‘Swallowing reality whole so as not to lack even a bit of it is arguably the ultimate metaphor for all realism.’

‘Swallowing reality whole so as not to lack even a bit of it is arguably the ultimate metaphor for all realism. Therefore, the most audacious expression of religious longing for unity with the deity—and the sole defence against God’s capriciousness and superiority—is allowing believers to eat their God. Every anxious recourse to symbolism surrenders the boldness found in this form of assuring salvation.’

Hans Blumenberg, Care Crosses the River. (Trans. Paul Fleming)

There was at least an attempt to read other books, but I think I intended only more Blumenberg. Work on Myth rests to my right on my desk, and The Legitimacy of the Modern Age will arrive next week. The only other temptation is Cărtărescu’s Blinding, but that will exhaust what is available of his in translation for a while, so I’m in no hurry. It sits on top of Myth. There are possibly five other of Blumenberg’s books available in English, with History, Metaphors, and Fables due out in late summer. There is much more of his work that could be translated and more in his archives that hopefully is published.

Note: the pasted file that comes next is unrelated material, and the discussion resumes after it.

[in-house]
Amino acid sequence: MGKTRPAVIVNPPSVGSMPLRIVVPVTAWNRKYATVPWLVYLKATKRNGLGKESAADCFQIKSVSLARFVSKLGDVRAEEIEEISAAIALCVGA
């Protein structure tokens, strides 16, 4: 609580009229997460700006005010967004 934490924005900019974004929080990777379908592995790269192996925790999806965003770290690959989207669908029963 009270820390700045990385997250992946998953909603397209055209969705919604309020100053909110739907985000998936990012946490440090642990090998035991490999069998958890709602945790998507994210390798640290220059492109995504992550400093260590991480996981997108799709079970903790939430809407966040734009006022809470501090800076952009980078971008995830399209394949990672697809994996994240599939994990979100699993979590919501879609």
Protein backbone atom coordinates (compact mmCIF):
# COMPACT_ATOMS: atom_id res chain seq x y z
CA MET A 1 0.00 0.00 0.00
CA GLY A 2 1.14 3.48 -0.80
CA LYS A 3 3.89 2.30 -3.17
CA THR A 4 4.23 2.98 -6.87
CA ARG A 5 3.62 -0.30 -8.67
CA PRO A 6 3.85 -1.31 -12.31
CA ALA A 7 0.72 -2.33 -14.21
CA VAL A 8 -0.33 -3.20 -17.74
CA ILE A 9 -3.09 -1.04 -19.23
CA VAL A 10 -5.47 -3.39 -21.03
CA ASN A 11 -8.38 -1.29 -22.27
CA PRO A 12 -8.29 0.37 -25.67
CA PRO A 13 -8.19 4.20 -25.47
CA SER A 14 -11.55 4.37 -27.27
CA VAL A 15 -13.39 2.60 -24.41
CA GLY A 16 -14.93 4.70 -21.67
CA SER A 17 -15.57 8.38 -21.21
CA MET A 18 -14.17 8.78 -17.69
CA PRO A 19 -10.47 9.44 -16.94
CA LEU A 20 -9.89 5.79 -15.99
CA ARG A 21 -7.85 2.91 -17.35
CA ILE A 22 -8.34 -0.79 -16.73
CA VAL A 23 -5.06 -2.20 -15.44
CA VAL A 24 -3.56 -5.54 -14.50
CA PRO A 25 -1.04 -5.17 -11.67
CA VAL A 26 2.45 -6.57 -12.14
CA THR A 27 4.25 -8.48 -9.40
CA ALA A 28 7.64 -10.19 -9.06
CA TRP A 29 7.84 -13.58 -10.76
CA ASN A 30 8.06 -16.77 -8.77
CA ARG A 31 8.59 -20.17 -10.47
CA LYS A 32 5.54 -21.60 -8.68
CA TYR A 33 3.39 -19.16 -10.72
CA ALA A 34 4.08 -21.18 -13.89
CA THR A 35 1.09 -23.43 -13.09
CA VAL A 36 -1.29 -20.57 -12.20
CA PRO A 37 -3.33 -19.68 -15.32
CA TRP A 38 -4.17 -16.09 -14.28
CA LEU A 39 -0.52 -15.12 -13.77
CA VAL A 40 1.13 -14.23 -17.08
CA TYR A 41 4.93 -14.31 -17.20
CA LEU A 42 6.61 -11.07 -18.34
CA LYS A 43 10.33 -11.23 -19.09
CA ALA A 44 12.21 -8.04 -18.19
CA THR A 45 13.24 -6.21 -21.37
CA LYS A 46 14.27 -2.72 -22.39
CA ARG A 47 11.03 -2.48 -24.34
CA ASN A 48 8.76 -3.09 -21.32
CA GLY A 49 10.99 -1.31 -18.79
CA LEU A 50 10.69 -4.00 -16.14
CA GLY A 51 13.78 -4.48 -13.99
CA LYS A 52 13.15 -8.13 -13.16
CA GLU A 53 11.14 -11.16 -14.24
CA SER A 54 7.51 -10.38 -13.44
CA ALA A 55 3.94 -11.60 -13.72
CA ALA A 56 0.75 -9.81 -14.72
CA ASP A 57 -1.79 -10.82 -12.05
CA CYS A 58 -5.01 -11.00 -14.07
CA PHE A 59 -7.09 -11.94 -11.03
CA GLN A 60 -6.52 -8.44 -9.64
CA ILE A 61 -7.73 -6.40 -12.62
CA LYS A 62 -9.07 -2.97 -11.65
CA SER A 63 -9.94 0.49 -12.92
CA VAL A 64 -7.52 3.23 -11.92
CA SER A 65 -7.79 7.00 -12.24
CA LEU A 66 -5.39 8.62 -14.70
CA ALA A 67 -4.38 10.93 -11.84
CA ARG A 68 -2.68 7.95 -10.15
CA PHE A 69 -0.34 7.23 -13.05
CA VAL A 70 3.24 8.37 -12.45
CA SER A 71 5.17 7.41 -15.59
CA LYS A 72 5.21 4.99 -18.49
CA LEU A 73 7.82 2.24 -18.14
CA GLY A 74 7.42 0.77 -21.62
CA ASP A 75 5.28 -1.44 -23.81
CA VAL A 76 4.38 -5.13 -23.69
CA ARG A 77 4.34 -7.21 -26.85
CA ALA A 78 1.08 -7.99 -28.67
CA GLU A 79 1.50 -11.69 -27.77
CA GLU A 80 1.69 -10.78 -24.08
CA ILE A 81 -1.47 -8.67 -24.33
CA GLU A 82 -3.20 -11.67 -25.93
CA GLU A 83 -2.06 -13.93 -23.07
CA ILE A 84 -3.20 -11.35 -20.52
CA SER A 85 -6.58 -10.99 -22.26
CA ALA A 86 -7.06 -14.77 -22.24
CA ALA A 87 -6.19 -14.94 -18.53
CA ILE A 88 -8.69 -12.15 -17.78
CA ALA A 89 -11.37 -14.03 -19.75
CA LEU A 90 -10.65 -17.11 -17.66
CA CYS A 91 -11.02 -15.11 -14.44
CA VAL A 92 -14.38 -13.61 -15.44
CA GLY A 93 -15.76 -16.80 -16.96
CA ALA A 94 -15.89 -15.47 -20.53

2 thoughts on “‘Swallowing reality whole so as not to lack even a bit of it is arguably the ultimate metaphor for all realism.’

  1. I read The Legitimacy of the Modern Age as a second year philosophy student. I remember attending a seminar where we had to present the topics of our undergraduate theses. I said I want to write about modernity and placed the book from my bag. The professor’s sighed, chuckled, or shook their heads. Some did all three. I persevered and actually read the book, although all I got out of it was a single footnote.

    I am looking forward to reading what you will make of it. Also, Shipwreck with Spectator, if you ever choose to read that one. I regret selling my copy some years ago.

    Liked by 1 person

    • There is, I gather from reading around ‘Legitimacy’ rather than directly, a footnote about imaginary libraries, which I am looking forward to coming across. There was a good piece in December’s TLS about Blumenberg.

      There is a section on shipwrecks ‘Care Crosses a River’, which is outstanding.

      Like

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